Before World War II, over 30 per cent of Warsaw’s population was Jewish. Warsaw was just behind New York as having the largest Jewish population in the world. There were many Jewish schools, libraries, theatres and sports clubs. Warsaw was home to the author and Nobel Prize winner, Isaac Bashevis Singer, the pianist and composer Władysław Szpilman – known from the film “The Pianist”, and the outstanding actress Ida Kamińska. The war changed all that, with the Nazi establishing a Jewish ghetto and exterminated the inhabitants and destroyed synagogues. In Warsaw you can find a lot of places that do not allow to forget about this tragic history: The Monument of the Ghetto Heroes next to POLIN Museum, the monument of Umschlagplatz, the place from where transports of Jews were directed to the Treblinka death camp, and the sign of the ghetto wall on the pavements. In Zabinski Villa you can hear the story of Warsaw’s Zoo director and his wife, and their heroic work in saving Jewish people life. POLIN Museum, the Jewish Theatre, Grzybowski Square, Próżna Street and the Nożyk Synagogue are the places most associated with Jewish culture today.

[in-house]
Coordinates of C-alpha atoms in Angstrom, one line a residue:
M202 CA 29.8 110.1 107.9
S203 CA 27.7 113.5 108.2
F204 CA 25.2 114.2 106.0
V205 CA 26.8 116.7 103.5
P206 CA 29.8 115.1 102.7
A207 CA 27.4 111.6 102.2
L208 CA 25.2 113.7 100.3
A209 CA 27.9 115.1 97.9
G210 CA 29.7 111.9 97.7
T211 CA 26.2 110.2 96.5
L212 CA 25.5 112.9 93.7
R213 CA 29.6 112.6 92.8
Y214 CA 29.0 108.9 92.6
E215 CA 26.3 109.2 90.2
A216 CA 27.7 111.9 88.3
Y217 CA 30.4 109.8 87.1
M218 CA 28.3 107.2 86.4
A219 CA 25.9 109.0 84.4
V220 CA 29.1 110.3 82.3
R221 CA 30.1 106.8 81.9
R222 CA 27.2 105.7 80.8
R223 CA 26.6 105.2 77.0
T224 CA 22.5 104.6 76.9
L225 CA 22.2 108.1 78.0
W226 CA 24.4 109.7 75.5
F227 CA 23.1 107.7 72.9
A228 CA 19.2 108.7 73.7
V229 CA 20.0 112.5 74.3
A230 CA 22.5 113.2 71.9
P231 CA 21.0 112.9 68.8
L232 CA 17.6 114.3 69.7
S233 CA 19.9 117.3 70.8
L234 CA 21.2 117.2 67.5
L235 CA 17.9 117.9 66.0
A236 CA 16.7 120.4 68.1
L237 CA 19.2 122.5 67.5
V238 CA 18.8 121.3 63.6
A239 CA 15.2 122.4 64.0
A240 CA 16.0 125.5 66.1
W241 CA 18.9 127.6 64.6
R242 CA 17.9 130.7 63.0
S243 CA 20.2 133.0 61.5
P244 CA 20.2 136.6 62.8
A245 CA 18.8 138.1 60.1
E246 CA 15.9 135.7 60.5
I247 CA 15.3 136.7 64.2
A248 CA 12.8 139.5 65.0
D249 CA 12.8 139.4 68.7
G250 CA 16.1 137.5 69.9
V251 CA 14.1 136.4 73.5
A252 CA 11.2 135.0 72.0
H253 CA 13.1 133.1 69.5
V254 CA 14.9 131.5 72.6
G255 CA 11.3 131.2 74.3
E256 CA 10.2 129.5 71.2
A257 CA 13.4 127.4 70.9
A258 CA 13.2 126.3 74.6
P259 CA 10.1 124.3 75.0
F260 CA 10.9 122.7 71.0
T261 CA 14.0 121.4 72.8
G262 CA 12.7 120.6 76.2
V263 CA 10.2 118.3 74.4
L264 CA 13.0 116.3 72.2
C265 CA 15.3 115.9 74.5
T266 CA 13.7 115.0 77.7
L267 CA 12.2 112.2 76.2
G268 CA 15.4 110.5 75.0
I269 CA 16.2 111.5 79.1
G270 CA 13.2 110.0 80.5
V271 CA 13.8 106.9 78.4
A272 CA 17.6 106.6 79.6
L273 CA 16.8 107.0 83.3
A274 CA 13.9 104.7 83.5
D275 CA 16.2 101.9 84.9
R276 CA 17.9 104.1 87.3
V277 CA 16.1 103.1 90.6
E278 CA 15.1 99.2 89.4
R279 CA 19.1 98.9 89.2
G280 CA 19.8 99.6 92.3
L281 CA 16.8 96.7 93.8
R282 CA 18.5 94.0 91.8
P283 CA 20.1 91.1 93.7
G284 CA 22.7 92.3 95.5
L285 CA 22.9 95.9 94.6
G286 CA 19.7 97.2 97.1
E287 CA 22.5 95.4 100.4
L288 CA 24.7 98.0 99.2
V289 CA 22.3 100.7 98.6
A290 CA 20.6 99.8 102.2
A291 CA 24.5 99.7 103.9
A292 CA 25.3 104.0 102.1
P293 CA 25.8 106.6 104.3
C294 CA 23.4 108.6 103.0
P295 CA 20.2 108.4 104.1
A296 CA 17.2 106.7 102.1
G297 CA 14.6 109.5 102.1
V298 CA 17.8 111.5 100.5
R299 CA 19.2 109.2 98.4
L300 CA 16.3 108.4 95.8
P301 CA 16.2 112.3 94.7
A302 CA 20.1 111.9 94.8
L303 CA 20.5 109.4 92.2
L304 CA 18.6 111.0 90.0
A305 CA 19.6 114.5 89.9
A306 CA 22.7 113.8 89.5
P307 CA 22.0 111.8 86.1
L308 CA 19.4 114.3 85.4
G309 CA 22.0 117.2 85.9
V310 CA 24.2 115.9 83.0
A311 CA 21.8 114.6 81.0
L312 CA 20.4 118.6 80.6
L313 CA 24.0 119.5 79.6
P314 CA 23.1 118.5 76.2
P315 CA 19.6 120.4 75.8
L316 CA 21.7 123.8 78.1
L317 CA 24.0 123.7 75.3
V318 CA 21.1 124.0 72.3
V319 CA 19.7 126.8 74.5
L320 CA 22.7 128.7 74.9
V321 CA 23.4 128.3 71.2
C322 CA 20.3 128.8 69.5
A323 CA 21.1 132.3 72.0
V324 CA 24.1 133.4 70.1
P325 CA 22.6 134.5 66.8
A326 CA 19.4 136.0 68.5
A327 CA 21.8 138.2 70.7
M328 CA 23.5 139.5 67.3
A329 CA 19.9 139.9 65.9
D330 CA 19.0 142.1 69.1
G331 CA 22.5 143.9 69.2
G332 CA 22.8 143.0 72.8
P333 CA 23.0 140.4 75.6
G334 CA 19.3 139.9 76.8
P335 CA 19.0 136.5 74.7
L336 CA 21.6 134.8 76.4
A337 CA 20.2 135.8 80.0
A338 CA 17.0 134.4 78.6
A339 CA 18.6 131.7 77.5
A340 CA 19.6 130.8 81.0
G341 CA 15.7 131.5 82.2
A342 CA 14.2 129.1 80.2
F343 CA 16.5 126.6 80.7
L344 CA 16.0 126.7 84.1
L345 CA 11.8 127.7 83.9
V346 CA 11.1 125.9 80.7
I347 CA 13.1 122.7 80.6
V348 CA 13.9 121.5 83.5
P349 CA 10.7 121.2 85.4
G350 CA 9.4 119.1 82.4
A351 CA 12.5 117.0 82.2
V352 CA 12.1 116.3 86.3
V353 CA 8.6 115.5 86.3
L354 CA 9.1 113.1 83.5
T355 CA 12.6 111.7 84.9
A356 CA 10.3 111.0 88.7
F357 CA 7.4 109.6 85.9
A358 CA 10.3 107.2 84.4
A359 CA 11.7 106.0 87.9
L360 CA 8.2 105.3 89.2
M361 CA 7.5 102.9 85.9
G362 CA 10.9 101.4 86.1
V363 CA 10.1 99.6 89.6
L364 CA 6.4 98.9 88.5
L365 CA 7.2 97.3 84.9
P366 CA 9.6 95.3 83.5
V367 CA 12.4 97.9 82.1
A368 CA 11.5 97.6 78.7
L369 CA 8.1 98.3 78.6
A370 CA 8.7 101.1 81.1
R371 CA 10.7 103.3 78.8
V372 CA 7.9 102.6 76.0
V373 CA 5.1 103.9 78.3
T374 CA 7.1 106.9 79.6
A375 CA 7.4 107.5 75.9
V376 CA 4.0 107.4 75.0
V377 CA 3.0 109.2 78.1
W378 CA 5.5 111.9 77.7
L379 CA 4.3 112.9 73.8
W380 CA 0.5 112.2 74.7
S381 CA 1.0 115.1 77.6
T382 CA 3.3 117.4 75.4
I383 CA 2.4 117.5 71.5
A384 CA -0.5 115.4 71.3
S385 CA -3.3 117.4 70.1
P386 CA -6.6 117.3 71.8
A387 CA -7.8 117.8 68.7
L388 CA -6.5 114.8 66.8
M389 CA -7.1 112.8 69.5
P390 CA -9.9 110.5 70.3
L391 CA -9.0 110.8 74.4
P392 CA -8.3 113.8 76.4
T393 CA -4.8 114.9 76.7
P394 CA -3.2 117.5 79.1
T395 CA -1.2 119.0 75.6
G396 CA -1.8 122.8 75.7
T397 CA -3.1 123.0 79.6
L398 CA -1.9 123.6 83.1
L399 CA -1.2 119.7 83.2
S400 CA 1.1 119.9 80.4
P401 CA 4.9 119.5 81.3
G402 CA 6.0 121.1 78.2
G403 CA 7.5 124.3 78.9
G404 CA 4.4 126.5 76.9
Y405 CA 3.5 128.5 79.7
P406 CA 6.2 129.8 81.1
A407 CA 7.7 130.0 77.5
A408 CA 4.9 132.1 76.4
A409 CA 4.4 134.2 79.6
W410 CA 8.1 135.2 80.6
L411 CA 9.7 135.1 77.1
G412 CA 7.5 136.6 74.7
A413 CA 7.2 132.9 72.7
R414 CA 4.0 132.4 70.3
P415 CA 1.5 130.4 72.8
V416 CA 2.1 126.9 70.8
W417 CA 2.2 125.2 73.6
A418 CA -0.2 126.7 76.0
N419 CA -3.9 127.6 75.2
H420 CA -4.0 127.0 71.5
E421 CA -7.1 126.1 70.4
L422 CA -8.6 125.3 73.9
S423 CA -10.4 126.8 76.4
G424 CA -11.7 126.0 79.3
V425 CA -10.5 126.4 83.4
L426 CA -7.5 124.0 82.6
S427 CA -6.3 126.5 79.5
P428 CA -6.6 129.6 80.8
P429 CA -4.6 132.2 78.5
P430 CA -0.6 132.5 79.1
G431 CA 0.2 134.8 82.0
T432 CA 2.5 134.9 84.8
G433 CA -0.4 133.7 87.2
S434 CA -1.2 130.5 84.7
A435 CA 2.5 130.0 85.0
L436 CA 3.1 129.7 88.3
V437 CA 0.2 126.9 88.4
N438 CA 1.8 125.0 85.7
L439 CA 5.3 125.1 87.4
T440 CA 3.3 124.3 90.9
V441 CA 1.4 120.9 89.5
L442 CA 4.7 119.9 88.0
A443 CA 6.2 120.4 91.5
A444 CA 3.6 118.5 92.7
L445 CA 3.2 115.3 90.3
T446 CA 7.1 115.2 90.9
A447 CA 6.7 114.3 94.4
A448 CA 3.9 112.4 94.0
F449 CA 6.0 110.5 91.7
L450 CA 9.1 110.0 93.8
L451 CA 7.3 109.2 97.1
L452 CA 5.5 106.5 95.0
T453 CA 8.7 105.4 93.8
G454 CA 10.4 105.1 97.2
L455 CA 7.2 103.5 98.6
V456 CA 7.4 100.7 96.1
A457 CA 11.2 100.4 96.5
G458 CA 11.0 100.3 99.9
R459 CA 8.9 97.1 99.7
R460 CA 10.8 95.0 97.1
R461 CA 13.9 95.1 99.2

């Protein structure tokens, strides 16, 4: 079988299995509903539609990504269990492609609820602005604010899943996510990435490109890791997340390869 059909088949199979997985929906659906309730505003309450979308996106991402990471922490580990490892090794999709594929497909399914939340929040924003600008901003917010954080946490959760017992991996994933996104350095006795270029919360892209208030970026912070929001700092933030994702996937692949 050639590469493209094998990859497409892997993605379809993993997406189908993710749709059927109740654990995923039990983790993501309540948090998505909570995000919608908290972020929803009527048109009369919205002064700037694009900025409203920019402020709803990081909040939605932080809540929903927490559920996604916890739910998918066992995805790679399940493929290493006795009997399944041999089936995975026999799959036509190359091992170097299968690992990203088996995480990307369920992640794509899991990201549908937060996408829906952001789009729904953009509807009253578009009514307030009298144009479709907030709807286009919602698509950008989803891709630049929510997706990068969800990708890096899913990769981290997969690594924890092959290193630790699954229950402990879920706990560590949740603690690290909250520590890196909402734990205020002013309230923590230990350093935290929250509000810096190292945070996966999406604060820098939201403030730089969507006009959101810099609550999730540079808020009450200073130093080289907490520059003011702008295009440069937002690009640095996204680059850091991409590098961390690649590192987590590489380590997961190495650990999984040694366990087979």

Warsaw is a salubrious and refreshing destination, because a quarter of the city is made up of green areas. There are 160 leafy squares and 95 parks. The biggest and most beautiful of these is the Royal Łazienki Park and Palace complex consisting of 187 acres of parkland in the middle of the city and beautiful architecture. You can rest on the amazing green roof of the University Library, one of the largest in Europe with a view out over the Vistula River and the National Stadium. The banks of the Vistula River are considered to be the summer centre of the city. This is a place where you can relax on one of five municipal beaches, rent sports equipment, go on a bicycle tour along the river or take a cruise on traditional wooden boats. From May to September, there is also a free shore to shore ferry available. Nearby, in the vicinity of the Royal Castle, there is the Multimedia Fountain Park. This is also a place of many cultural events, such as Wianki (the summer solstice celebration) in June and the Feast of the Vistula in September. The Vistula River in Warsaw is particularly unique due to its natural values. The right bank of the river is entirely wild and home to beavers, terns and even moose, which you might catch a glimpse of if you’re lucky. The area is protected by the Natura 2000 programme.